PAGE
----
Within each of us is a hidden store of courage, courage to give us the strength to face any challenge. Within each of us is a hidden store of determination. Determination to keep us in the race when all seems lost.
My incredibly brave sister-in-law, Bonnie, has been battling carcinoid, a rare neuro-endocrine cancer for five years. It has been a “no holds barred” journey of strength, courage and determination as she continues to beat the odds and thrive with this rare and bewildering disease. Learning about Steve Jobs cancer diagnosis and his subsequent death was deeply disturbing and frightening for Bonnie and for everyone who loves and supports her. I received the following email from Bonnie just a couple of days following Steve Jobs death. She asked that I share her email and the attached letter with as many people as possible. When you have a few quite minutes please read this beautiful article; Surviving and Thriving With Cancer, written byÂ Bonnie for Askinyourface.com following her first surgery in August 2009. Bonnie is the most courageous woman I have ever known. I’m not a religious woman, but, I pray for Bonnie and a cure for this cancer everyday. – With love for Bonnie and so many others – Allison
Hi friends and family,
Sorry to be depressing, but thought it important to pass on.
Getting ready to head back to Germany in about 12 days…..
Love to you all, Bonnie
After seeing a friend in the hospital yesterday, I heard that Steve Jobs had resigned as Apple’s CEO. Both my friend and I have had the same kind of cancer Jobs has – but neither of us has pancreatic cancer, and despite what you’ve heard or read, nor does Jobs.
What he has is a rare cancer called neuroendocrine tumor, or NET, located in the islet cells of his pancreas. Jobs made this distinction when he first announced his illness and surgery in 2004. He said, “I had a very rare form of pancreatic cancer called an islet cell neuroendocrine tumor, which represents about 1 percent of the total cases of pancreatic cancer diagnosed each year, and can be cured by surgical removal if diagnosed in time (mine was).”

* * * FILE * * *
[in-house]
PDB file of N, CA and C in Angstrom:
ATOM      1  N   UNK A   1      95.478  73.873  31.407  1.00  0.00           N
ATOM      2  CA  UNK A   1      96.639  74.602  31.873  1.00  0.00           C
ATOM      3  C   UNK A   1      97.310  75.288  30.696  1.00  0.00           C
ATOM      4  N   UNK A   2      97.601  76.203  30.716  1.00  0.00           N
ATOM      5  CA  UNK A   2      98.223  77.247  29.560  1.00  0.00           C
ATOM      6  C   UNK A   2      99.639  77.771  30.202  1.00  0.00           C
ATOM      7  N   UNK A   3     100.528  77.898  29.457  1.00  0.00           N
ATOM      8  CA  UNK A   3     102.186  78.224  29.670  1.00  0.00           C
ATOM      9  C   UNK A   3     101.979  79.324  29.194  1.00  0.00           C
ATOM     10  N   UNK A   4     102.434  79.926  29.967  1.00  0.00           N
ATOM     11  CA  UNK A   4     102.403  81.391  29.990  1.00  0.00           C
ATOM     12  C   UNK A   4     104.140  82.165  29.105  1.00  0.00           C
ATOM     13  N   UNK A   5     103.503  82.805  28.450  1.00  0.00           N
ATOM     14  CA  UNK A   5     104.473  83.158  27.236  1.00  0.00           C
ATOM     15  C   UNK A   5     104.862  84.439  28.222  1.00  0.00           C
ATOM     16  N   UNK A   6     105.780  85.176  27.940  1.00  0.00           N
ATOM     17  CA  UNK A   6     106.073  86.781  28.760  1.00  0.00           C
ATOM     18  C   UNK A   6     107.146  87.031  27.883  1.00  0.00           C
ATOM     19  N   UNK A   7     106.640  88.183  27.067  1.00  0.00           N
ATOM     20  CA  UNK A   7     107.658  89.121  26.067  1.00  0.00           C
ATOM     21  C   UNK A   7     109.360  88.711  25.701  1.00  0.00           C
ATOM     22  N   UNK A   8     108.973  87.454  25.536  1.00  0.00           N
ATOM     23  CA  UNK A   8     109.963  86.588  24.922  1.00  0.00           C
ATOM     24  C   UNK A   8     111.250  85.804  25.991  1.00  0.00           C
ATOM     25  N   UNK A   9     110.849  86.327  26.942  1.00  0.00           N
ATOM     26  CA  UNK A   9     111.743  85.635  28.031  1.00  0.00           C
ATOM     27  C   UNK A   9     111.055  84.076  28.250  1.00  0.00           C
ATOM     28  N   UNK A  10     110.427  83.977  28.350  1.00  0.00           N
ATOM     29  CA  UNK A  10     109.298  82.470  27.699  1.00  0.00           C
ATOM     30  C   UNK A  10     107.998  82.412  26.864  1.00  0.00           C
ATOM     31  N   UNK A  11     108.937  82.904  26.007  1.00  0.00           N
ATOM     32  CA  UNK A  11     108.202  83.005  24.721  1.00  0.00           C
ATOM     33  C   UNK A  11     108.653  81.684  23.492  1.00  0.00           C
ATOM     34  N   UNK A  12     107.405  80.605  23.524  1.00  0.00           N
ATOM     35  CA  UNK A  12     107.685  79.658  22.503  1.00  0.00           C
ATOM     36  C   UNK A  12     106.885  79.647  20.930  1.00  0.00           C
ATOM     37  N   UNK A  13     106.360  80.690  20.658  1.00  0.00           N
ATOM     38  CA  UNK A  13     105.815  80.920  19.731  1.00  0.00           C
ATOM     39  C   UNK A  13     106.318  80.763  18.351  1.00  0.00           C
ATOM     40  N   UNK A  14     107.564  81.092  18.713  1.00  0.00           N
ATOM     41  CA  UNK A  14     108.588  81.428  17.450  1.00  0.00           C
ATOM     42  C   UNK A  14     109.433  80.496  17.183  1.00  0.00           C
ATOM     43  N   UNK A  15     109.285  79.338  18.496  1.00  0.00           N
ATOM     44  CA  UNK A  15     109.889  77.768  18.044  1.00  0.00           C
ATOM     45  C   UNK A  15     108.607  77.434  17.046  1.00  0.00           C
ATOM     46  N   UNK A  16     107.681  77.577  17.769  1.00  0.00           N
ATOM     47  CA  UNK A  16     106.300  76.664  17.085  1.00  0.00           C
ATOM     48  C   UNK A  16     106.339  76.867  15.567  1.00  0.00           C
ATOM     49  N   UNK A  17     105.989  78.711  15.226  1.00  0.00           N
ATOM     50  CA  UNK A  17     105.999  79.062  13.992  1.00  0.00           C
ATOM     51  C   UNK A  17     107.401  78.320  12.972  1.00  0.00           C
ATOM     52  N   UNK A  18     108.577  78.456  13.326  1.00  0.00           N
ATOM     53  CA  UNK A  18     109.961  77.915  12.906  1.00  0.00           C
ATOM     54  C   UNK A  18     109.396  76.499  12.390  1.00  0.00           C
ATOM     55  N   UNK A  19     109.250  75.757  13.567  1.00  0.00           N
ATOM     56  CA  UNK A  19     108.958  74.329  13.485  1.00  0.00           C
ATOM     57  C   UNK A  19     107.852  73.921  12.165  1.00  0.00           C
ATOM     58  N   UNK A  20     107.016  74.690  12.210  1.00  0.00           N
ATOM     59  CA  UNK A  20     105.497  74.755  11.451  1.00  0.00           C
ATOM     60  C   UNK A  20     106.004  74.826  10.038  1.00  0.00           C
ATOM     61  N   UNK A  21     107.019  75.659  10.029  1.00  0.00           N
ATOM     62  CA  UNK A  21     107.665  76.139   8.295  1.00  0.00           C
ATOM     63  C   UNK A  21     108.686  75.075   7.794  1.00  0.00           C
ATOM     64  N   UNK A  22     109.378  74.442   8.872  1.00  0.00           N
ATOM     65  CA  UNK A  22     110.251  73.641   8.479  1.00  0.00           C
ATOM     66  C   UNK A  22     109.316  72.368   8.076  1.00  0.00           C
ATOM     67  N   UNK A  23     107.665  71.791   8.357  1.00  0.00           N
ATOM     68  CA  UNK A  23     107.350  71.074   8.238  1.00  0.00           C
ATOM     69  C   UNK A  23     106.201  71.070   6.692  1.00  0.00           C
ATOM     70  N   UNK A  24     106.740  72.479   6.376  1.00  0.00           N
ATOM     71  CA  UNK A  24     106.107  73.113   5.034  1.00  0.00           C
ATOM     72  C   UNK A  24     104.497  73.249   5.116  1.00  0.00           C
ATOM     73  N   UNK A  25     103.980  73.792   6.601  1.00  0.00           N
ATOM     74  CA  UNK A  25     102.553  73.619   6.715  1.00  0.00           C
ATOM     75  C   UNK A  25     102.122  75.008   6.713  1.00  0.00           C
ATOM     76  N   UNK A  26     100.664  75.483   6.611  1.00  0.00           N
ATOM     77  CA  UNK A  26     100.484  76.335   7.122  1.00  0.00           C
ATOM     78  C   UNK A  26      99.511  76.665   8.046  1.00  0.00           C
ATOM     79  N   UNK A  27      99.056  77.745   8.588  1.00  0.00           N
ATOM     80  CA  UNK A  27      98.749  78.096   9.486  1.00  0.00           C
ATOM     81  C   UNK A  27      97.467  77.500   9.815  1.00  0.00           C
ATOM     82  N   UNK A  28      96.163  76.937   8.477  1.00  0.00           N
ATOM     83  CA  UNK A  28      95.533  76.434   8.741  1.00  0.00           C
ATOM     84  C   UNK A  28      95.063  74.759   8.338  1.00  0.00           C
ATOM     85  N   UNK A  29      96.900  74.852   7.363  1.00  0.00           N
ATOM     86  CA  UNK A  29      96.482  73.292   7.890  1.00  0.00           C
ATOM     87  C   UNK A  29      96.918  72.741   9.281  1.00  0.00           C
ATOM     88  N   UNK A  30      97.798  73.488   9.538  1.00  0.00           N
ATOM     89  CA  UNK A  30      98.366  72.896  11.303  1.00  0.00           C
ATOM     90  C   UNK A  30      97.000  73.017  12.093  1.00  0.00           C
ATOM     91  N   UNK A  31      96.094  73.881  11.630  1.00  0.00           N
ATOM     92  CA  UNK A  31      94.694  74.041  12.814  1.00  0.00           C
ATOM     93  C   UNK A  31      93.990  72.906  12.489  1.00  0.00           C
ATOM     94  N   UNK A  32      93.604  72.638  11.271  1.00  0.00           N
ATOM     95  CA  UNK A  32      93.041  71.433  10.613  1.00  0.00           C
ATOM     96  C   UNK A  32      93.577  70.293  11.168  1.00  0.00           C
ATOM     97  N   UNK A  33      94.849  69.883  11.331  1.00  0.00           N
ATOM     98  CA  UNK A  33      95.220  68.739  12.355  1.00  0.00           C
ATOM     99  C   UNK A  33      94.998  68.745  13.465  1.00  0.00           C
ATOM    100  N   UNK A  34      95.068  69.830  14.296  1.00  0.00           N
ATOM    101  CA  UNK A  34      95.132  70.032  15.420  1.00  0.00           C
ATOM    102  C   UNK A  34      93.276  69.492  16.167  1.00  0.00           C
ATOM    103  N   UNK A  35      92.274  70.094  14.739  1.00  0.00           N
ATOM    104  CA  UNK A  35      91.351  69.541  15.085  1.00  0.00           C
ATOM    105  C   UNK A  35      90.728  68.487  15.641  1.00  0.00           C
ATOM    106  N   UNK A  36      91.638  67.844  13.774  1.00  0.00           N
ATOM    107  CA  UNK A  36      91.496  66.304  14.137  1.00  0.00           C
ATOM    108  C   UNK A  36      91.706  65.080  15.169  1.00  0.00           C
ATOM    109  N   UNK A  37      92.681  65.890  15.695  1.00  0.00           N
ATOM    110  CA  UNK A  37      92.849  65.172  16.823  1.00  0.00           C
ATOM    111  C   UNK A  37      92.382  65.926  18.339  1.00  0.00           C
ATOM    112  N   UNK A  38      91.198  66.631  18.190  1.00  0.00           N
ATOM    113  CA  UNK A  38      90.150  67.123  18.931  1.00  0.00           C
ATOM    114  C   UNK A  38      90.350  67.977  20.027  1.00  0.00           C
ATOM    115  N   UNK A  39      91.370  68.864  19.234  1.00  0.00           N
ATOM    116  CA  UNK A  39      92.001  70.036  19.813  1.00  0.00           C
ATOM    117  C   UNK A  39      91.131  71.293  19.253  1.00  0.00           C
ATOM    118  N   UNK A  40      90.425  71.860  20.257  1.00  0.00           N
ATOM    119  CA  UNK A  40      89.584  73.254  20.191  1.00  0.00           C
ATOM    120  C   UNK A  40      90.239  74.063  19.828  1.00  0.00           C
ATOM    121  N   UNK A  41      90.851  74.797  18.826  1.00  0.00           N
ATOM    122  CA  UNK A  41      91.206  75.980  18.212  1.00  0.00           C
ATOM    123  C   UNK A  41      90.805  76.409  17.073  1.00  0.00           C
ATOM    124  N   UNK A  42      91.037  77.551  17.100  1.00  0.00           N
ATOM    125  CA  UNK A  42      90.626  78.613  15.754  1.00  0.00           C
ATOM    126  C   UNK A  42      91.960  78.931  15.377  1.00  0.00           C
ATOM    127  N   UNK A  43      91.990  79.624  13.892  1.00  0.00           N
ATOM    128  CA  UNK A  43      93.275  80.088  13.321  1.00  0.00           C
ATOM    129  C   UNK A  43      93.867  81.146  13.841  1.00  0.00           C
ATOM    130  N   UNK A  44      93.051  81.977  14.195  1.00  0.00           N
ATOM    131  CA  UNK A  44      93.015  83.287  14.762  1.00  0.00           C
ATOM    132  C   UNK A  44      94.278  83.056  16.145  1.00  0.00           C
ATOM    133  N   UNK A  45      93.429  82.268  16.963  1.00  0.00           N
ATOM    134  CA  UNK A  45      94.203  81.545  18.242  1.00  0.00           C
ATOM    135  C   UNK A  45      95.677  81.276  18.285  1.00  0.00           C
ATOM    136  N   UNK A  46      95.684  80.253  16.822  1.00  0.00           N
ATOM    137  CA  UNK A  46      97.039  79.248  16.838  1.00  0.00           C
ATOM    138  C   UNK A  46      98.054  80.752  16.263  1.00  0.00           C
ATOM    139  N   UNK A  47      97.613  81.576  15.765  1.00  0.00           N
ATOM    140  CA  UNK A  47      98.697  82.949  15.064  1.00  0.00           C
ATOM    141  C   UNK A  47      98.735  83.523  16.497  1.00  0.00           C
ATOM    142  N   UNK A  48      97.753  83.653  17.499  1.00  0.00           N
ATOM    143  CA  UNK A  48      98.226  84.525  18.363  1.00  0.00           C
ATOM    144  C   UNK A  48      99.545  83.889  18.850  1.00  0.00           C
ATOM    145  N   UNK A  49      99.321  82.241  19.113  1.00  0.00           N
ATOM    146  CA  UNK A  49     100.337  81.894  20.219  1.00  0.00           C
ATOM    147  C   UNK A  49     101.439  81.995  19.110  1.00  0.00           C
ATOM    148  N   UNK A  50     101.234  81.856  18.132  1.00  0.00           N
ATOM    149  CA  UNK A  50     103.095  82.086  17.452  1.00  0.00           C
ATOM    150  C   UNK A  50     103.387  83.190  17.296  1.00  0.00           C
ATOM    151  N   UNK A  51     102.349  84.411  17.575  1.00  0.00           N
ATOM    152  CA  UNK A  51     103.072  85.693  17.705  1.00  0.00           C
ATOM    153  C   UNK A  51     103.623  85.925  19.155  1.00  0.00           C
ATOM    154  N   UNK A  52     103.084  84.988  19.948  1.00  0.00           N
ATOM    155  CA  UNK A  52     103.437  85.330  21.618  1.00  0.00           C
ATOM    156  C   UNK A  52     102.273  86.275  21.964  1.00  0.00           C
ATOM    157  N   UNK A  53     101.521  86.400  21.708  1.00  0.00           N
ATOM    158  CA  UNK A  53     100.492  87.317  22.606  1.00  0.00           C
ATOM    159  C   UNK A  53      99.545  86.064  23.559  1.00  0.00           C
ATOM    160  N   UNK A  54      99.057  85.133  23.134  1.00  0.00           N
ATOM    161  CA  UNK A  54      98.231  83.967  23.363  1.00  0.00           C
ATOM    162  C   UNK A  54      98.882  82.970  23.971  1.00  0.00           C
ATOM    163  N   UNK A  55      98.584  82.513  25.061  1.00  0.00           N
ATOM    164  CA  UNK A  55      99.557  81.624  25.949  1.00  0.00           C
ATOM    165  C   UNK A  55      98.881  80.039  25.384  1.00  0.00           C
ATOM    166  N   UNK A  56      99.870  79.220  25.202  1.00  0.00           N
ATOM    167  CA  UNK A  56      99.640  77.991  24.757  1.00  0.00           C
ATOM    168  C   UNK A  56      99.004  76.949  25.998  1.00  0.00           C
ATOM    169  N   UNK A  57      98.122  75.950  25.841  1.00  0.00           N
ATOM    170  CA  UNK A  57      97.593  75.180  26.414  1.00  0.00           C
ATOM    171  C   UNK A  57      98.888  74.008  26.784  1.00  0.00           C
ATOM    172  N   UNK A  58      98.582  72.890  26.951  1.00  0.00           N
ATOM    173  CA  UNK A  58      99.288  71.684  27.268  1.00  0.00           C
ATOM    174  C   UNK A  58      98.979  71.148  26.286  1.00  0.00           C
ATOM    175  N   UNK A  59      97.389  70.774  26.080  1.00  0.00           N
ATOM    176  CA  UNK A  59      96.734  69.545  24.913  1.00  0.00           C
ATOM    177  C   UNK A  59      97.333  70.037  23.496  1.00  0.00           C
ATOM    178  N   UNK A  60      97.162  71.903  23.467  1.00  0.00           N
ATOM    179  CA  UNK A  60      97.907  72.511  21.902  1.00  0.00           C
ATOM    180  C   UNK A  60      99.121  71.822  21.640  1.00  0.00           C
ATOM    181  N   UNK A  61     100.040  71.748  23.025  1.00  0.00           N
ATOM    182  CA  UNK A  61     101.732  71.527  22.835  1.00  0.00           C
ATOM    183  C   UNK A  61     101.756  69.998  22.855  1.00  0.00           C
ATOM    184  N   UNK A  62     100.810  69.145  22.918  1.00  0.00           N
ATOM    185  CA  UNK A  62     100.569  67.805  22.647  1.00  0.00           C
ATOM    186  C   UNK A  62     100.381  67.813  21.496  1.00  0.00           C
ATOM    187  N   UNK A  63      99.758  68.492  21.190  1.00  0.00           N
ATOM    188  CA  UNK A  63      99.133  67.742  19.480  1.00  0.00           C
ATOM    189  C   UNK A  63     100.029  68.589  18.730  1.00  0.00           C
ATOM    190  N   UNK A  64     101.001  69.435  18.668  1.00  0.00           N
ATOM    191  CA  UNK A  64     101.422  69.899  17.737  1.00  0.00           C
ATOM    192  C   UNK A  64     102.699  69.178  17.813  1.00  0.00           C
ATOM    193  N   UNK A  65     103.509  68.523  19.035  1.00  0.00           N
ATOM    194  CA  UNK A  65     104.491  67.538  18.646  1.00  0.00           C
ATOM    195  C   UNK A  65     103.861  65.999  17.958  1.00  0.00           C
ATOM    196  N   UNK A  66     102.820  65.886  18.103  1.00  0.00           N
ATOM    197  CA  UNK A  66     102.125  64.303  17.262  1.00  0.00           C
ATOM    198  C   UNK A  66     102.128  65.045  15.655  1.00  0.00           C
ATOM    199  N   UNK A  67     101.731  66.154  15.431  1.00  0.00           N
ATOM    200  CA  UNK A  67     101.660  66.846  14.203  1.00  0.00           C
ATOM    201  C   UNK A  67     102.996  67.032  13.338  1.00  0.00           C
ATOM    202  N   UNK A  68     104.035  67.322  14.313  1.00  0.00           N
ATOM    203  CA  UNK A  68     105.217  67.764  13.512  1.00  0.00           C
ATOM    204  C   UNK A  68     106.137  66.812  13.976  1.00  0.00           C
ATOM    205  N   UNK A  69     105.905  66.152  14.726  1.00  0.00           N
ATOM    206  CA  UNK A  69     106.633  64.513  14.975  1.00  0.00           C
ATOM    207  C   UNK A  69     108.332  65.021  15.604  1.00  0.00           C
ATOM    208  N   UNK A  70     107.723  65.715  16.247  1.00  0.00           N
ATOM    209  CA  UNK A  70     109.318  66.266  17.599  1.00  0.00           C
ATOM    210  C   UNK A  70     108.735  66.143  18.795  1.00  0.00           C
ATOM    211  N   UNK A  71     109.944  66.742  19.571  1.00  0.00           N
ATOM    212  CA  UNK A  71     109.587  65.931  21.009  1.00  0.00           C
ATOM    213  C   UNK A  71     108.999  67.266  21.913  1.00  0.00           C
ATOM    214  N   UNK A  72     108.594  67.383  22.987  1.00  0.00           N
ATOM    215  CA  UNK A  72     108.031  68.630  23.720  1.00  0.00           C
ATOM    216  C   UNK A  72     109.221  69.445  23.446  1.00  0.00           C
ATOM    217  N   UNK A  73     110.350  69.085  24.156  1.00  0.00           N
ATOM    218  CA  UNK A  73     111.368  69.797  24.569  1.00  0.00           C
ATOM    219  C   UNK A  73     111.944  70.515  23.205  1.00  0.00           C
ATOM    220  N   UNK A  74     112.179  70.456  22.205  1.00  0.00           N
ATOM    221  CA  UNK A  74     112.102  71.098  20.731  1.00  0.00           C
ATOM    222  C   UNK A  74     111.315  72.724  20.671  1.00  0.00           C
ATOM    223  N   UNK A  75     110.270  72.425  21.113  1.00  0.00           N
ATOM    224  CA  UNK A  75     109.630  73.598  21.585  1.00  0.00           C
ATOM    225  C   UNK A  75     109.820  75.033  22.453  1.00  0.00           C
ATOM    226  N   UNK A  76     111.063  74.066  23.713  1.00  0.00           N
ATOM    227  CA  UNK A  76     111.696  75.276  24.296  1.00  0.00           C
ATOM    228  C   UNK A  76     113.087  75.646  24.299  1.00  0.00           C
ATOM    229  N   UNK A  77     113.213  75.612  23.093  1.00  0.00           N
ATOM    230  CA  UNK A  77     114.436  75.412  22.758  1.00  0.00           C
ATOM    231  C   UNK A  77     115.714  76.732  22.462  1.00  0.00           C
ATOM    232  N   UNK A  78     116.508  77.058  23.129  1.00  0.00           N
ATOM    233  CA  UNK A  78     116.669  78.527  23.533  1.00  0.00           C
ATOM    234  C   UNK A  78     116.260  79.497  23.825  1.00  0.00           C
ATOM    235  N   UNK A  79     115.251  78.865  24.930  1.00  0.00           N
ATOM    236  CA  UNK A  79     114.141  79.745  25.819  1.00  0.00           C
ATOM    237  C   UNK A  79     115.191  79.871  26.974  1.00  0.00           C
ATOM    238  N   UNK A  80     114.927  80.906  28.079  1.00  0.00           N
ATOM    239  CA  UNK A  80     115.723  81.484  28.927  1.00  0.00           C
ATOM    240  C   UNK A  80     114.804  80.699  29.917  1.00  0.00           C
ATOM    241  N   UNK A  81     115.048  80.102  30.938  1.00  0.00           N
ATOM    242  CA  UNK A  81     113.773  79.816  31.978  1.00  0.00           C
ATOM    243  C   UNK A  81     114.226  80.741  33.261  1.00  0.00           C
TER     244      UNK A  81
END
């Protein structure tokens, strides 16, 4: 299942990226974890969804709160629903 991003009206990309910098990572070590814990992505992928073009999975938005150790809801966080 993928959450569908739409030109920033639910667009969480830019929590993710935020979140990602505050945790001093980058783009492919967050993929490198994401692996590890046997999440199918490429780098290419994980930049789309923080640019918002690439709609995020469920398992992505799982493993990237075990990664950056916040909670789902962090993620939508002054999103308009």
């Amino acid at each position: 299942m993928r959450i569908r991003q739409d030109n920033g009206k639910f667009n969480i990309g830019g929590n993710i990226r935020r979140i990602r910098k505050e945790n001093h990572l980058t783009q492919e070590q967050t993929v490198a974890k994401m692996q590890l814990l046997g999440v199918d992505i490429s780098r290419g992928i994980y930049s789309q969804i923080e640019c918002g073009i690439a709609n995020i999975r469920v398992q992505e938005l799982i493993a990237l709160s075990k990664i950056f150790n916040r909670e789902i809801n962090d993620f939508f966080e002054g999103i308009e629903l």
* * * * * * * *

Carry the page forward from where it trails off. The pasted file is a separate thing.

The media have shorthanded his condition and mislabeled it as pancreatic cancer. And they did and continue to do this even though Jobs was careful to point out that “when one hears ‘pancreatic cancer’ (or Googles it), one immediately encounters [the] far more common and deadly form, which, thank God, is not what I had.”
Is an NET “a rare form of pancreatic cancer?” In short, no. It’s a different disease, with a different course and prognosis. Any reporter with five minutes to spare, an Internet connection and a shred of curiosity could have learned the true nature of his illness.
I have an NET too (although not in the islet cells of my pancreas) and it spread to my liver, as doctors familiar with NETs believe happened to Jobs. Why, you might ask, is this journalistic lapse important? As the Journal of the National Cancer Institute wrote in 2008: “[M]any physicians lack experience with or education about neuroendocrine tumors as a result of inadequate attention to the subject both at medical schools and in training programs. As a consequence, the diagnosis is often not considered until the disease is advanced.”
The most galling aspect of all this is that an international convocation of NET specialists held near Washington in 2007 found that while NETs of all types occur more often than many relatively rare cancers including pancreatic cancer, historically, NET research has received 150 times less federal funding than pancreatic cancer.
Mislabeling Jobs’ NET as pancreatic cancer converts a teachable moment about his and my rare disease into another layer of fog, obscuring the need to learn more and do more about NETs. Right now, the U.S. is so woefully behind in the diagnosis and treatment of NETs that every year scores of Americans are sent by their doctors to Europe (as apparently was Jobs, who went to Basel, Switzerland) for long-established treatments that are still unavailable here.
As to Steve Jobs, I wish him well. Many in the Carcinoid/NET community are incensed that he has not done more to clarify his condition. I am not one of them. I don’t live to fight my cancer; I fight my cancer so that I can live, and I believe Jobs should have the same privilege.
It’s up to the media to get this story right. Every time someone reports that Jobs has pancreatic cancer rather than an NET, he is hammering another nail in Jobs’ coffin and mine, as public curiosity and concern are directed away from a disease we so demonstrably misunderstand.
Mitchell Berger with his wife, Peg Girshman. Berger has been fighting his NET for 12 years.
Courtesy of NPR.
Bonnie Witkin-Stuart email@example.com
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Â© Copyright 2011 Â Allison Stuart Kaplan Â www.Askinyourface.com LLC